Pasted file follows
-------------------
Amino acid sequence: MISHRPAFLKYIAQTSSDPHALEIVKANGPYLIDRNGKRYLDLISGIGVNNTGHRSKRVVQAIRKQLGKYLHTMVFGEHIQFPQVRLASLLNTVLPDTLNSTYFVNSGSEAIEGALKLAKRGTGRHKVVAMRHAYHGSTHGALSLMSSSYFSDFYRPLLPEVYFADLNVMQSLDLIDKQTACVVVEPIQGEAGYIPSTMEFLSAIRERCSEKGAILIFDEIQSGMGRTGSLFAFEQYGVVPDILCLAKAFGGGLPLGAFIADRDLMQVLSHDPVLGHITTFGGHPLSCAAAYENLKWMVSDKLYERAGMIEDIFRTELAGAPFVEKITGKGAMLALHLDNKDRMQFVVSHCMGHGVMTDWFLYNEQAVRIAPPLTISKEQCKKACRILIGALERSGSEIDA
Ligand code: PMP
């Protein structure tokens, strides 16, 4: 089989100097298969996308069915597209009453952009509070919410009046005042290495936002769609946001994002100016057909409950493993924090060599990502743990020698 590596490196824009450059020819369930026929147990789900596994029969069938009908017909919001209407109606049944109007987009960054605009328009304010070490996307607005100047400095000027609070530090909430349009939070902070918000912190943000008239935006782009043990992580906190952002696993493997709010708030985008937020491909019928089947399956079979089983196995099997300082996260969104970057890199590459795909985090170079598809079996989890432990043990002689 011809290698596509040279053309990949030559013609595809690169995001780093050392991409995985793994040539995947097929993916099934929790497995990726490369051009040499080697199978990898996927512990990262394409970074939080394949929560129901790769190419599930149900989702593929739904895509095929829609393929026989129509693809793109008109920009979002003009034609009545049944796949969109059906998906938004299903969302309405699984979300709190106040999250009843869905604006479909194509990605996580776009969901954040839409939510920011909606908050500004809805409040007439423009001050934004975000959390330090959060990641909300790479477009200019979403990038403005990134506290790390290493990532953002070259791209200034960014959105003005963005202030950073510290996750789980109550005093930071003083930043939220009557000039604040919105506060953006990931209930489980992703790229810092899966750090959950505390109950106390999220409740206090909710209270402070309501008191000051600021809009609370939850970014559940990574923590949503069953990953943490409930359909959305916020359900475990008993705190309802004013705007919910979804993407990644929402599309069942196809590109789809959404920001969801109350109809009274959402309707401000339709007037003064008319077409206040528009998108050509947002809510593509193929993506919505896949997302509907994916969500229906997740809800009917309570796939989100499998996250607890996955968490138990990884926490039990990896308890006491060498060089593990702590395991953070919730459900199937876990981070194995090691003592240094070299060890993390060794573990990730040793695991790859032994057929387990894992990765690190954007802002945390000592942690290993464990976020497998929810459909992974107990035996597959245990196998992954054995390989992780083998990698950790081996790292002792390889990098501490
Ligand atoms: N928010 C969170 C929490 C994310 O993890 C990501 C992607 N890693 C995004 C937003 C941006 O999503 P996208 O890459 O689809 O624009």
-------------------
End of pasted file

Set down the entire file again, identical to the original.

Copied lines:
Amino acid sequence: MISHRPAFLKYIAQTSSDPHALEIVKANGPYLIDRNGKRYLDLISGIGVNNTGHRSKRVVQAIRKQLGKYLHTMVFGEHIQFPQVRLASLLNTVLPDTLNSTYFVNSGSEAIEGALKLAKRGTGRHKVVAMRHAYHGSTHGALSLMSSSYFSDFYRPLLPEVYFADLNVMQSLDLIDKQTACVVVEPIQGEAGYIPSTMEFLSAIRERCSEKGAILIFDEIQSGMGRTGSLFAFEQYGVVPDILCLAKAFGGGLPLGAFIADRDLMQVLSHDPVLGHITTFGGHPLSCAAAYENLKWMVSDKLYERAGMIEDIFRTELAGAPFVEKITGKGAMLALHLDNKDRMQFVVSHCMGHGVMTDWFLYNEQAVRIAPPLTISKEQCKKACRILIGALERSGSEIDA
Ligand code: PMP
């Protein structure tokens, strides 16, 4: 089989100097298969996308069915597209009453952009509070919410009046005042290495936002769609946001994002100016057909409950493993924090060599990502743990020698 590596490196824009450059020819369930026929147990789900596994029969069938009908017909919001209407109606049944109007987009960054605009328009304010070490996307607005100047400095000027609070530090909430349009939070902070918000912190943000008239935006782009043990992580906190952002696993493997709010708030985008937020491909019928089947399956079979089983196995099997300082996260969104970057890199590459795909985090170079598809079996989890432990043990002689 011809290698596509040279053309990949030559013609595809690169995001780093050392991409995985793994040539995947097929993916099934929790497995990726490369051009040499080697199978990898996927512990990262394409970074939080394949929560129901790769190419599930149900989702593929739904895509095929829609393929026989129509693809793109008109920009979002003009034609009545049944796949969109059906998906938004299903969302309405699984979300709190106040999250009843869905604006479909194509990605996580776009969901954040839409939510920011909606908050500004809805409040007439423009001050934004975000959390330090959060990641909300790479477009200019979403990038403005990134506290790390290493990532953002070259791209200034960014959105003005963005202030950073510290996750789980109550005093930071003083930043939220009557000039604040919105506060953006990931209930489980992703790229810092899966750090959950505390109950106390999220409740206090909710209270402070309501008191000051600021809009609370939850970014559940990574923590949503069953990953943490409930359909959305916020359900475990008993705190309802004013705007919910979804993407990644929402599309069942196809590109789809959404920001969801109350109809009274959402309707401000339709007037003064008319077409206040528009998108050509947002809510593509193929993506919505896949997302509907994916969500229906997740809800009917309570796939989100499998996250607890996955968490138990990884926490039990990896308890006491060498060089593990702590395991953070919730459900199937876990981070194995090691003592240094070299060890993390060794573990990730040793695991790859032994057929387990894992990765690190954007802002945390000592942690290993464990976020497998929810459909992974107990035996597959245990196998992954054995390989992780083998990698950790081996790292002792390889990098501490
Ligand atoms: N928010 C969170 C929490 C994310 O993890 C990501 C992607 N890693 C995004 C937003 C941006 O999503 P996208 O890459 O689809 O624009």